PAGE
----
When Sprint Nextel, the third largest US wireless carrier, announced plans last week to roll out a new broadband wireless network based on so-called WiMAX technology, the loudest applause came from a group of Samsung executives sitting near the back of the room.

Samsung is one of three technology partners for Sprint Nextel, which plans to spend up to $3.5bn over the next two years building the new 4G network, which is expected to be available to about 100m Americans by the end of 2008.

The other technology partners are Intel, the US chipmaker, and Motorola, the US mobile phone maker, which, like Samsung, have invested heavily in the development and promotion of the Mobile WiMAX (802.16e) standard that will form the technological backbone of the new network.

For all three, Sprint Nextel’s decision represents an important validation of the broadband wireless technology as well as a valuable business opportunity. But for Samsung, and KiTae Lee, president of Samsung Electronics’ telecommunications network business, who was on stage with Gary Forsee, Sprint Nextel’s chief executive, the decision was particularly sweet.

Samsung, which developed a version of WiMAX dubbed "WiBro," helped Korean Telecom became the first the first wireless carrier to deploy the technology commercially when it launched a mobile WiMAX service in five neighbourhoods in and around the capital Seoul earlier this year.

“The KT service proves mobile WiMAX works,” says Hwan Chung, vice president of Samsung’s Mobile WiMAX marketing group in Samsung’s telecommunications network business unit.

Samsung demonstrates the service, which supports download speeds of between two and four megabits per second and costs $30-a-month, in a vehicle using a laptop PC equipped with a WiMAX data card. Aside from basic features like broadband web browsing and search, the service supports mobile video conferencing and multimedia services.

“Korea is an ideal test bed for new technologies like WiMAX,” says Mr Chung, who spends much of his time travelling overseas these days promoting the technology and Samsung’s expertise in its deployment.

Aside from the Korean WiBro services, Samsung is involved in WiMAX trials and "pre-commercial" deployments in Europe, the Middle East, South America, Japan and now North America.

In the US, Samsung will provide Sprint Nextel with dual-mode phones that will work on the wireless carrier’s existing network and the new WiMAX network. Along with Intel and Motorola, Samsung will also build the network infrastructure.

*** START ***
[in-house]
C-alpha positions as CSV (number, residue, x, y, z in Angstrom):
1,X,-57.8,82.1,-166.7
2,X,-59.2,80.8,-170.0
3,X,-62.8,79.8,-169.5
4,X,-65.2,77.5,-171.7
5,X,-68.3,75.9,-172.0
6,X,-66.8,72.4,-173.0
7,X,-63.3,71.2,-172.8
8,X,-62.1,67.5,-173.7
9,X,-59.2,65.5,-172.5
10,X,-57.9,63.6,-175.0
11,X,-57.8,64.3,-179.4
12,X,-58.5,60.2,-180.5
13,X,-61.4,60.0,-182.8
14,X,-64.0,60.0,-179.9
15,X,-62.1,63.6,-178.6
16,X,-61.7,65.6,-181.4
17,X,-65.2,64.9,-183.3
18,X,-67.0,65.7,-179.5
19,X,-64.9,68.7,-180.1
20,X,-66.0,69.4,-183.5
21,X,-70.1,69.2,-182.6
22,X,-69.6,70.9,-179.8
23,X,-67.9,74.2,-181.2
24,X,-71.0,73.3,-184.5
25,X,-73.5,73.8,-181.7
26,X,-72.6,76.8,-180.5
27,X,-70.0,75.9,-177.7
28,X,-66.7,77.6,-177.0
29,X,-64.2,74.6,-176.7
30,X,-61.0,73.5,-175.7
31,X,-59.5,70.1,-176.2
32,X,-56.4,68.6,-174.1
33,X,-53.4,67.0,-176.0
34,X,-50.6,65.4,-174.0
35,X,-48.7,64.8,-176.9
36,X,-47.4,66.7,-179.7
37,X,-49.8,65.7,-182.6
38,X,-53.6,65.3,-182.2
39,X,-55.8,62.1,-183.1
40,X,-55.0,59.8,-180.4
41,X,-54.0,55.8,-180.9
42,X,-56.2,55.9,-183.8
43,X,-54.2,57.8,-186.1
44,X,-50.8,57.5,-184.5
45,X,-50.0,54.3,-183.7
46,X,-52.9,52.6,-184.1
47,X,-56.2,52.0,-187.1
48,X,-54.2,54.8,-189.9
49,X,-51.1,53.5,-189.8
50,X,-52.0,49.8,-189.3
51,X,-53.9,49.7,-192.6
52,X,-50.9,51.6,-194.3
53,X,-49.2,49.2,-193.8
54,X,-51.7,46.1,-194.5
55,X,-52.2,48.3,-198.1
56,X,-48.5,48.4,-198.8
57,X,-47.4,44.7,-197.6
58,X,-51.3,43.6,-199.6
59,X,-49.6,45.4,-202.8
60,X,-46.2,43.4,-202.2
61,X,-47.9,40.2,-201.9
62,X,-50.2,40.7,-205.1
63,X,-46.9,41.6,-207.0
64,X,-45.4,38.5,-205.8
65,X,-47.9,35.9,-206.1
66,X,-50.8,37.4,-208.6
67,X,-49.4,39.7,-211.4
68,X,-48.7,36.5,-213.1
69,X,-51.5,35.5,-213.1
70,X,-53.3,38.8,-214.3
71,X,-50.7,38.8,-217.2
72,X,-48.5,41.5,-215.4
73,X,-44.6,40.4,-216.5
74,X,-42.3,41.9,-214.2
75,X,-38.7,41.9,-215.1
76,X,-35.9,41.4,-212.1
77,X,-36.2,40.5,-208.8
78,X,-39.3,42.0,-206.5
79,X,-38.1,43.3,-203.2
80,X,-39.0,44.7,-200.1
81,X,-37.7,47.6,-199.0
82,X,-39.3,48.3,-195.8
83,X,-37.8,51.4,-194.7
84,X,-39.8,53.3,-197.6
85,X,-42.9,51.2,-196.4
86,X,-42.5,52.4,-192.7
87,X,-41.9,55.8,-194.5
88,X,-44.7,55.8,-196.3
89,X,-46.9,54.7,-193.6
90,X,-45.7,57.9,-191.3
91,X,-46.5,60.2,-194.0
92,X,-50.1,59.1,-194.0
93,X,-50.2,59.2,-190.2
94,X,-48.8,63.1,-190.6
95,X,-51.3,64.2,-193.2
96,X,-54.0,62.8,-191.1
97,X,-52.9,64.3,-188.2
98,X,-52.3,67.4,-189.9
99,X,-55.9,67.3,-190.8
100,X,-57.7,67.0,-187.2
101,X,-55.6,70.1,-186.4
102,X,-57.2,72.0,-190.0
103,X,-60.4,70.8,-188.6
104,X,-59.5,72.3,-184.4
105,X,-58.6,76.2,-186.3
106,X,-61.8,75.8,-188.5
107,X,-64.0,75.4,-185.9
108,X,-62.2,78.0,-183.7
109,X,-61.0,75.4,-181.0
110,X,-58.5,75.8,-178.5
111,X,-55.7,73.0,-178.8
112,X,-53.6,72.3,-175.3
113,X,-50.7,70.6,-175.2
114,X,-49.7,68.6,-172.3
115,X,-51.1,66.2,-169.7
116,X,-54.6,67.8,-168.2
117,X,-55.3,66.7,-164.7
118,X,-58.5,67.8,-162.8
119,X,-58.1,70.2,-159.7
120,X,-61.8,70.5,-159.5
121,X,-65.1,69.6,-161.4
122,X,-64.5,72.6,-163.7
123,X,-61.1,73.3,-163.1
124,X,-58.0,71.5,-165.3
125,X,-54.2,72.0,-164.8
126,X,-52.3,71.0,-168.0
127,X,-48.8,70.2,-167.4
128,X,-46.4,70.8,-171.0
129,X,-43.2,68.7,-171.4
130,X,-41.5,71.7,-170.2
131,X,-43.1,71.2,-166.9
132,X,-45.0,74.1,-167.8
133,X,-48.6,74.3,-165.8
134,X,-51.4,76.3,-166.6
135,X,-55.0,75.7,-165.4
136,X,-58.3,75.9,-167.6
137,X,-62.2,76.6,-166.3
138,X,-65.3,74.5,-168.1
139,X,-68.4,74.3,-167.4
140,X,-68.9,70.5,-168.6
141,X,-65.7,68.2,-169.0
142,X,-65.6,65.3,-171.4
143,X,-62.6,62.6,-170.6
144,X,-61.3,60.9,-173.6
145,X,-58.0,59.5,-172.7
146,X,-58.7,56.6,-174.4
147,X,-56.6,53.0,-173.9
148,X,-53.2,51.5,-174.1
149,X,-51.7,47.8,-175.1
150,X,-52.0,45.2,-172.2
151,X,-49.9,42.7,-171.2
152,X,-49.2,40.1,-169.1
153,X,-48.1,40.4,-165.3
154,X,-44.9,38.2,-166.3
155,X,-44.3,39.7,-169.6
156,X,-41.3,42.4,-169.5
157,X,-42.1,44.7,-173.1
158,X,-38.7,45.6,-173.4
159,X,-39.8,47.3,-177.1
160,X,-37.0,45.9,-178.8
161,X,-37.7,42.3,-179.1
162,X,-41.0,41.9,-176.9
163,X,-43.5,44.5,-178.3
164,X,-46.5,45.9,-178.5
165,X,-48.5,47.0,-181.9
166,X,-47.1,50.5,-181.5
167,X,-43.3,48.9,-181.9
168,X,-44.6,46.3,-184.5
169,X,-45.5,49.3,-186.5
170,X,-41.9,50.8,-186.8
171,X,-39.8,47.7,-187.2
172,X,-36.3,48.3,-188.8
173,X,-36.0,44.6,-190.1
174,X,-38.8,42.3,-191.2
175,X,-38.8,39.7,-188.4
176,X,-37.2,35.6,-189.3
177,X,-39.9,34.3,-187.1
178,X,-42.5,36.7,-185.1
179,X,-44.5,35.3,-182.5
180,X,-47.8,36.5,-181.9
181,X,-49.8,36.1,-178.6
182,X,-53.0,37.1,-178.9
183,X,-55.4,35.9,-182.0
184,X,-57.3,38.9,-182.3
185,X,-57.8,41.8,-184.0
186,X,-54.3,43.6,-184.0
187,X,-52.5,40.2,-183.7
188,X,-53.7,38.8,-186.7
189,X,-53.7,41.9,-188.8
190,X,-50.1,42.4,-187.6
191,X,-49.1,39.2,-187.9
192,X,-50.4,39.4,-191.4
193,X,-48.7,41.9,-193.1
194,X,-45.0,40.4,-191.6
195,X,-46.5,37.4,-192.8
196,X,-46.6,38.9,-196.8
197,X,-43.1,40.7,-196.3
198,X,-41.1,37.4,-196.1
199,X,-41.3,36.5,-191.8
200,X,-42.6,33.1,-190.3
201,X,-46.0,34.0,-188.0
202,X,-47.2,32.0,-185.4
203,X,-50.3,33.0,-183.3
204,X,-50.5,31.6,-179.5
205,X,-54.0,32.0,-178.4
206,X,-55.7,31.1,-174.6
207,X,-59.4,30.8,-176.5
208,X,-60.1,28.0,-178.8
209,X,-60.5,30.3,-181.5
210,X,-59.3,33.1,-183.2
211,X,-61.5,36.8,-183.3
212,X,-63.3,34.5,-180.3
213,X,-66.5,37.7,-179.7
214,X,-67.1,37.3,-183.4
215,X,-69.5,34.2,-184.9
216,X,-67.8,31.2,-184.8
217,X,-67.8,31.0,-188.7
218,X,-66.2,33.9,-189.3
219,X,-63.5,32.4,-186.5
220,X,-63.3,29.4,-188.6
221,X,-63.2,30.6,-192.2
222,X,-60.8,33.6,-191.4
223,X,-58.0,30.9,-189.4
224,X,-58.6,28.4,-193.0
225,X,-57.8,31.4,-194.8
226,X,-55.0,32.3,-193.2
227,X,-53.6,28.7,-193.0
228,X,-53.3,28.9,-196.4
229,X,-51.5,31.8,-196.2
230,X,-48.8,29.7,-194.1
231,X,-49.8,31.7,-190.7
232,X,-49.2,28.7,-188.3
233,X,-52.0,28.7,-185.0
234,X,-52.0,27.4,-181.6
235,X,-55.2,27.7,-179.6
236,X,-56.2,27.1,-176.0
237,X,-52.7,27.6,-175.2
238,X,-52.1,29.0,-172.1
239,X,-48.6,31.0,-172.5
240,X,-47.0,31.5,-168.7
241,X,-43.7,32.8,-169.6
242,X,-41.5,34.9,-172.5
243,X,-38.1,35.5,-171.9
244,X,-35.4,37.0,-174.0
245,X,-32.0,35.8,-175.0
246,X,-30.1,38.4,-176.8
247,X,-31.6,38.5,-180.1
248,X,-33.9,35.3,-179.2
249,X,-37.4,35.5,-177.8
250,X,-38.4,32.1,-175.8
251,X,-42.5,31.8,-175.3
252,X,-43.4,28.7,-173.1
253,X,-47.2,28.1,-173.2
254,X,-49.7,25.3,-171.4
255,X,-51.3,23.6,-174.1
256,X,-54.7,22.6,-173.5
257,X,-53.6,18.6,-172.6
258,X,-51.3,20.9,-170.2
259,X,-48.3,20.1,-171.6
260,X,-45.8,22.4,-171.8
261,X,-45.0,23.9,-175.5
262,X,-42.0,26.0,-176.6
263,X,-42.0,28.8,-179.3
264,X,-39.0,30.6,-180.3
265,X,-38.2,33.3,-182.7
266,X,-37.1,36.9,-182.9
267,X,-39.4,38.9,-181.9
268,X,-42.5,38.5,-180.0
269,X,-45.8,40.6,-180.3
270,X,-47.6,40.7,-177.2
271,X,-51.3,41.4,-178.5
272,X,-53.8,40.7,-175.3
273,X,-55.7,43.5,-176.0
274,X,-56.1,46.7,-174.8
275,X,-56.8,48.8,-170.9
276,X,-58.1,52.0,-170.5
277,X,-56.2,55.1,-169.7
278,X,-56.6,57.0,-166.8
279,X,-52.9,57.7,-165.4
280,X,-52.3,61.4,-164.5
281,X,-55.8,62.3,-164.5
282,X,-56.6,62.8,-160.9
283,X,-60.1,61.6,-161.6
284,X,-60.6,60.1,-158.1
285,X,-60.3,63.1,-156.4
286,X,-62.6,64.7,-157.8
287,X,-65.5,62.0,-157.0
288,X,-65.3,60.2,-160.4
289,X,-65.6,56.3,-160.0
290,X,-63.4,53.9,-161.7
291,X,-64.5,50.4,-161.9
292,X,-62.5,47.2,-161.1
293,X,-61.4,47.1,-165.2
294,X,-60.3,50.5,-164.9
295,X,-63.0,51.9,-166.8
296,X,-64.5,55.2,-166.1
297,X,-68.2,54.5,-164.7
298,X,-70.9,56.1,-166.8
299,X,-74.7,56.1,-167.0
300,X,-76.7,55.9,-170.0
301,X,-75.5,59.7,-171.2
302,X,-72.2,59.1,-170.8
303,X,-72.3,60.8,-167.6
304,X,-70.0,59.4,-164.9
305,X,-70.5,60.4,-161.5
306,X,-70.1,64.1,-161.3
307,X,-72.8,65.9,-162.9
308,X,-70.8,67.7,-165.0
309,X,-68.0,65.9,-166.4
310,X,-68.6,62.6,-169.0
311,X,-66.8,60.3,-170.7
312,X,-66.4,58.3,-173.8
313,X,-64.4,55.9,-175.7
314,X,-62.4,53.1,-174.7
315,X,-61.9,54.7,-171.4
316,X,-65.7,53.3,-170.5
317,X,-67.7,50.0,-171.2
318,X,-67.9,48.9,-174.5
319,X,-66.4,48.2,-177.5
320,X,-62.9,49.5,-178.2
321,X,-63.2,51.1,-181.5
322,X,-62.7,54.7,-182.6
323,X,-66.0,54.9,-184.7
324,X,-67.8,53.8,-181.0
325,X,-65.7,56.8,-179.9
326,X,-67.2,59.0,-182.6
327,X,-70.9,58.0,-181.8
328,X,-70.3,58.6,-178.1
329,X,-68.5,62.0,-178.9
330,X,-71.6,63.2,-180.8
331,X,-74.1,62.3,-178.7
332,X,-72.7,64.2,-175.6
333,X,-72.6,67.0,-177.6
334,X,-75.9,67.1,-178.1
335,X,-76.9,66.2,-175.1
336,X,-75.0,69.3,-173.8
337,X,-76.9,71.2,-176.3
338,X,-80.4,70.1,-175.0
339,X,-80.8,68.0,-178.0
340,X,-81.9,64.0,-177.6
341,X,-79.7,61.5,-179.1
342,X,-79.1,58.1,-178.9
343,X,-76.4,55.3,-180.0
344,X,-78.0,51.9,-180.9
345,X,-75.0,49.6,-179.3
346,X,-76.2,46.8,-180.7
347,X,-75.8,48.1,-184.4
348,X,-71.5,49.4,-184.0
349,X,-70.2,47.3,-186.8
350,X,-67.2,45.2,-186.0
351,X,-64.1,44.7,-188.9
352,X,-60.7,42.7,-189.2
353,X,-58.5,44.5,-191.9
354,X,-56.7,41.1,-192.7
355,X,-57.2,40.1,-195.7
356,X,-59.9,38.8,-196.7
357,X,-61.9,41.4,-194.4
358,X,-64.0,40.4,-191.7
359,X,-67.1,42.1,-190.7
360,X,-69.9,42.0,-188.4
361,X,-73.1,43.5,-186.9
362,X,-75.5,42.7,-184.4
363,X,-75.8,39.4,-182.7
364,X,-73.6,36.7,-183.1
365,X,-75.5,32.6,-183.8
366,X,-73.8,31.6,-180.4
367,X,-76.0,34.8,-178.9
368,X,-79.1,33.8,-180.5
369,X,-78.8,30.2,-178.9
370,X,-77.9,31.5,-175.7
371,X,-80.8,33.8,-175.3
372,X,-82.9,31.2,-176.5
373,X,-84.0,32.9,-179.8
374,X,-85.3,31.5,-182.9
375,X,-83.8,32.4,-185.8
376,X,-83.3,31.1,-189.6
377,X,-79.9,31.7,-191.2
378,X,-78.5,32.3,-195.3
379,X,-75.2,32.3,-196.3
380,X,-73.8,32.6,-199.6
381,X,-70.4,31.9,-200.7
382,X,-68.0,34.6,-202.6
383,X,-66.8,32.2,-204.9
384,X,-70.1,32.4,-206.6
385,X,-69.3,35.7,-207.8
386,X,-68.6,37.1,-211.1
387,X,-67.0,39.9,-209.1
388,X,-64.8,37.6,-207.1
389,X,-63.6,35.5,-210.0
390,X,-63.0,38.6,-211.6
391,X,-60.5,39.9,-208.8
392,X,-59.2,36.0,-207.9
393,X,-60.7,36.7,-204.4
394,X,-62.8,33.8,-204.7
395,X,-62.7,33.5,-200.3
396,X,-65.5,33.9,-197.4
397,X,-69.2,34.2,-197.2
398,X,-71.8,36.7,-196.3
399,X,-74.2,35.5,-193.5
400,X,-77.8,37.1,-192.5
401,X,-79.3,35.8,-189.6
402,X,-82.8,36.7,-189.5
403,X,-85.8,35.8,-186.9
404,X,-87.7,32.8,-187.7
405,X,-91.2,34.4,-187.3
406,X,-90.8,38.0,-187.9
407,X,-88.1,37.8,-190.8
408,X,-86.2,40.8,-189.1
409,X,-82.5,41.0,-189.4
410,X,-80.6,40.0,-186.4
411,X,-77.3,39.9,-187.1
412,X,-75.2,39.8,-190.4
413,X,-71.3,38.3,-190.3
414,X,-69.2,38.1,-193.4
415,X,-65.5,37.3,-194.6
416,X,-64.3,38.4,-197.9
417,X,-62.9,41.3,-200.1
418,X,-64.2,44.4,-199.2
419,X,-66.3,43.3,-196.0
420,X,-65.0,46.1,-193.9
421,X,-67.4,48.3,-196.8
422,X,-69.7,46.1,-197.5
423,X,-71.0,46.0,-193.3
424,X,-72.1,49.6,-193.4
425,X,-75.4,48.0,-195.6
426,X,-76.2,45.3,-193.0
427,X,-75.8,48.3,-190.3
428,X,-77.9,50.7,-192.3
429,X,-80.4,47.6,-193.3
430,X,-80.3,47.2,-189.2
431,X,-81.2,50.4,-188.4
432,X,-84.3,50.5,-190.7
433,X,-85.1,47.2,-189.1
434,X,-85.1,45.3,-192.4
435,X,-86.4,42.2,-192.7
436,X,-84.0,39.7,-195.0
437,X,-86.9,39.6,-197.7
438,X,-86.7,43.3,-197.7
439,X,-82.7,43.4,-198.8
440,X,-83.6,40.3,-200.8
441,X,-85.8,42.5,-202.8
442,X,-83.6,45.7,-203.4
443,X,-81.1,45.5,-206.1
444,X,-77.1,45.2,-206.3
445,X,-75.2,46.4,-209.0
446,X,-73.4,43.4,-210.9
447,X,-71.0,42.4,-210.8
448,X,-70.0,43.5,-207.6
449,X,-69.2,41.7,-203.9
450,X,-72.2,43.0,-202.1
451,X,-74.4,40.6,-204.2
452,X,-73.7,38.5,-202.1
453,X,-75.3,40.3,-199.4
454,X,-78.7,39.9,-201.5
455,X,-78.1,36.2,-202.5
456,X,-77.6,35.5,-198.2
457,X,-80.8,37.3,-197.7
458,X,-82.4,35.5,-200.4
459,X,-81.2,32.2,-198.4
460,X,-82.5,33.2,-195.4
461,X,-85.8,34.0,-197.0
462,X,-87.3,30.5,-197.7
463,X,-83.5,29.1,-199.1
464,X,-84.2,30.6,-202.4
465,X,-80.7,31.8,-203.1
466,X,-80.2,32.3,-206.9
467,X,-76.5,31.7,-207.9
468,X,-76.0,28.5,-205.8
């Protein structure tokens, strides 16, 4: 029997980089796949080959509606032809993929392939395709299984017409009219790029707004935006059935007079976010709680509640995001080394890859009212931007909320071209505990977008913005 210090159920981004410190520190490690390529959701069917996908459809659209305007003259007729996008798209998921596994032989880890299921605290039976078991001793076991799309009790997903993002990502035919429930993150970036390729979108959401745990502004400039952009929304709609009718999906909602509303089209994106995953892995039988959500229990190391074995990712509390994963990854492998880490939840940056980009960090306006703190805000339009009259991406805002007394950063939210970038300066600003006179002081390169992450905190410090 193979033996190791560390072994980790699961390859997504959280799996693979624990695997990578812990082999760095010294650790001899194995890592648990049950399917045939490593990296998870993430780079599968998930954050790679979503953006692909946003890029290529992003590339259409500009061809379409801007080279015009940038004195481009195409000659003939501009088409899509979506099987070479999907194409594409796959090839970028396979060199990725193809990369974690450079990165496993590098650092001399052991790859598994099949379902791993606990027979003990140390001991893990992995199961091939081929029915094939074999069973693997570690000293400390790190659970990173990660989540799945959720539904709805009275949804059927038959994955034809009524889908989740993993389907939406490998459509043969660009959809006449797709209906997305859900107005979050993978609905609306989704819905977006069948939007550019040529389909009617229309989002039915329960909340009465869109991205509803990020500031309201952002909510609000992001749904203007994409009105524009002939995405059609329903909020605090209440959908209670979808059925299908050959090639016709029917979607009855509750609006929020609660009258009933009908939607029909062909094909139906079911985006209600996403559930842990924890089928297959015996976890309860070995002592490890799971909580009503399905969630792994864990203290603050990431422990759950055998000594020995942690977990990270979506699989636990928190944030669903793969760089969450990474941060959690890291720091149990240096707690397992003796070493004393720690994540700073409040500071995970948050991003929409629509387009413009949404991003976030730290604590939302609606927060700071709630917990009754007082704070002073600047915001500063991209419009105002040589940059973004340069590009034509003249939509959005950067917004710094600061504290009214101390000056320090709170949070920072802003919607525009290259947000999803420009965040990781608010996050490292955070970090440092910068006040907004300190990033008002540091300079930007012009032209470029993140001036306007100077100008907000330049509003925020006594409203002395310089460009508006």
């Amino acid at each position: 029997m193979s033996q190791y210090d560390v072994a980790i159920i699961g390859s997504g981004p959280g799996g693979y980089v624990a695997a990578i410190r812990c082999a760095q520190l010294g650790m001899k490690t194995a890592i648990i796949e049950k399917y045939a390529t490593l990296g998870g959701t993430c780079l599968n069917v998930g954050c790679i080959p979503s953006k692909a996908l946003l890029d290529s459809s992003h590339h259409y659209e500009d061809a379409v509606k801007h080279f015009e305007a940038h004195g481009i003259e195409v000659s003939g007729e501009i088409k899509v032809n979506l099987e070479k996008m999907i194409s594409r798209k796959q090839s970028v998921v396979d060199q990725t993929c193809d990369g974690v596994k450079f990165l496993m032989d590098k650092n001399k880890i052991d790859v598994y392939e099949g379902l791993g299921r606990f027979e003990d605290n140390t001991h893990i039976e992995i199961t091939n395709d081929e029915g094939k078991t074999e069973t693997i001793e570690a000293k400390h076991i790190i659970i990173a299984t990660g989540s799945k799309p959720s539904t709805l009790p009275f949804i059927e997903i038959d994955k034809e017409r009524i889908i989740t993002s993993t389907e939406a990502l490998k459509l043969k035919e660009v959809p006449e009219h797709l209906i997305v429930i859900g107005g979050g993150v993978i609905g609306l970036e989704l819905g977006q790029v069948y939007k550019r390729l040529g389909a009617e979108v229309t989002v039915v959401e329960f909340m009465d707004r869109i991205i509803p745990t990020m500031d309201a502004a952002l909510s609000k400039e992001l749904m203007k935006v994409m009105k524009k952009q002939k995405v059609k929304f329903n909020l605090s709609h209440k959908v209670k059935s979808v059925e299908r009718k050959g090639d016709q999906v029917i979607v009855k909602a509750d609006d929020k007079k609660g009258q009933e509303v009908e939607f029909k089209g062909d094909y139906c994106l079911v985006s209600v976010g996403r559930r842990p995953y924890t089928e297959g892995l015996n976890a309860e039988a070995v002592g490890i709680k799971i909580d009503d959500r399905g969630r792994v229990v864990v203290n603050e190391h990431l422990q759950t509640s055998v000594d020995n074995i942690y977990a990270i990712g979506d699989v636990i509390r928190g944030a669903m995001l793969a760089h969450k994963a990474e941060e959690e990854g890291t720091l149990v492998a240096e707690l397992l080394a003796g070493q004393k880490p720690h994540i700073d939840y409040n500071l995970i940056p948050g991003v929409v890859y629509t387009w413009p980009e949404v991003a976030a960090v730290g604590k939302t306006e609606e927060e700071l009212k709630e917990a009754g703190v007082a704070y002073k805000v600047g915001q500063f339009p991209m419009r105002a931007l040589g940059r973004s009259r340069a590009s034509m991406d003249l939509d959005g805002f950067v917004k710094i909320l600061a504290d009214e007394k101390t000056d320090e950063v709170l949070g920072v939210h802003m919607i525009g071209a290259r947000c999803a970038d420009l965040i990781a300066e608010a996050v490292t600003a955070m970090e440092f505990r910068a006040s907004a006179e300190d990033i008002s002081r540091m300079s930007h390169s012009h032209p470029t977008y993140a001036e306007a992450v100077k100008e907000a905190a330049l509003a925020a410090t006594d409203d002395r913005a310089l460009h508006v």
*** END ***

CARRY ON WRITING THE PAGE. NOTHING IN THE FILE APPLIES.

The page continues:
“Sprint Nextel customers will be able to experience a nationwide mobile data network that is designed to offer faster speeds, lower cost and greater convenience and enhanced multimedia quality,” said Mr Forsee.

Among the key advantages of WiMAX over competing 4G technologies is that since it is an internet protocol-based technology, the chips that support it are expected to be relatively inexpensive. It also uses precious wireless spectrum extremely efficiently.

“The WiMAX technology to be deployed in the network is expected to offer a cost per megabit and performance advantage that reflects a substantial improvement in the comparable costs for current 3G mobile broadband offerings,” said Sprint Nextel.

That in turn should enable carriers and new entrants like cable companies and satellite operators who are weighing the technology, to offer wireless broadband at relatively low cost.

Sprint Nextel for example, says prices will be considerably less than the $60-a-month it currently charges subscribers for unlimited access to its 3G EVDO (Evolution Data Optimised) network.

The mobile carrier plans to deploy WiMAX in the nationwide 2.5Ghz spectrum that it owns. Barry West, Sprint’s chief technology officer, said the US carrier evaluated a number of competing technologies before selecting WiMAX, including Flarion’s Flash-OFDM technology acquired last year by Qualcomm, and IPWireless’ UMTS-TDD technology, but said neither were “good fits”.

By selecting WiMAX, Sprint Nextel has also positioned itself to leapfrog domestic competitors. “I believe Sprint Nextel’s decision to deploy mobile WiMAX as the 4G network technology will set a milestone in the US telecommunications industry’s history and contribute to further advancements in wireless technology,” said Mr Lee. “Mobile WiMAX-based services will create a new paradigm shift in wireless services and improve consumer lifestyles.”

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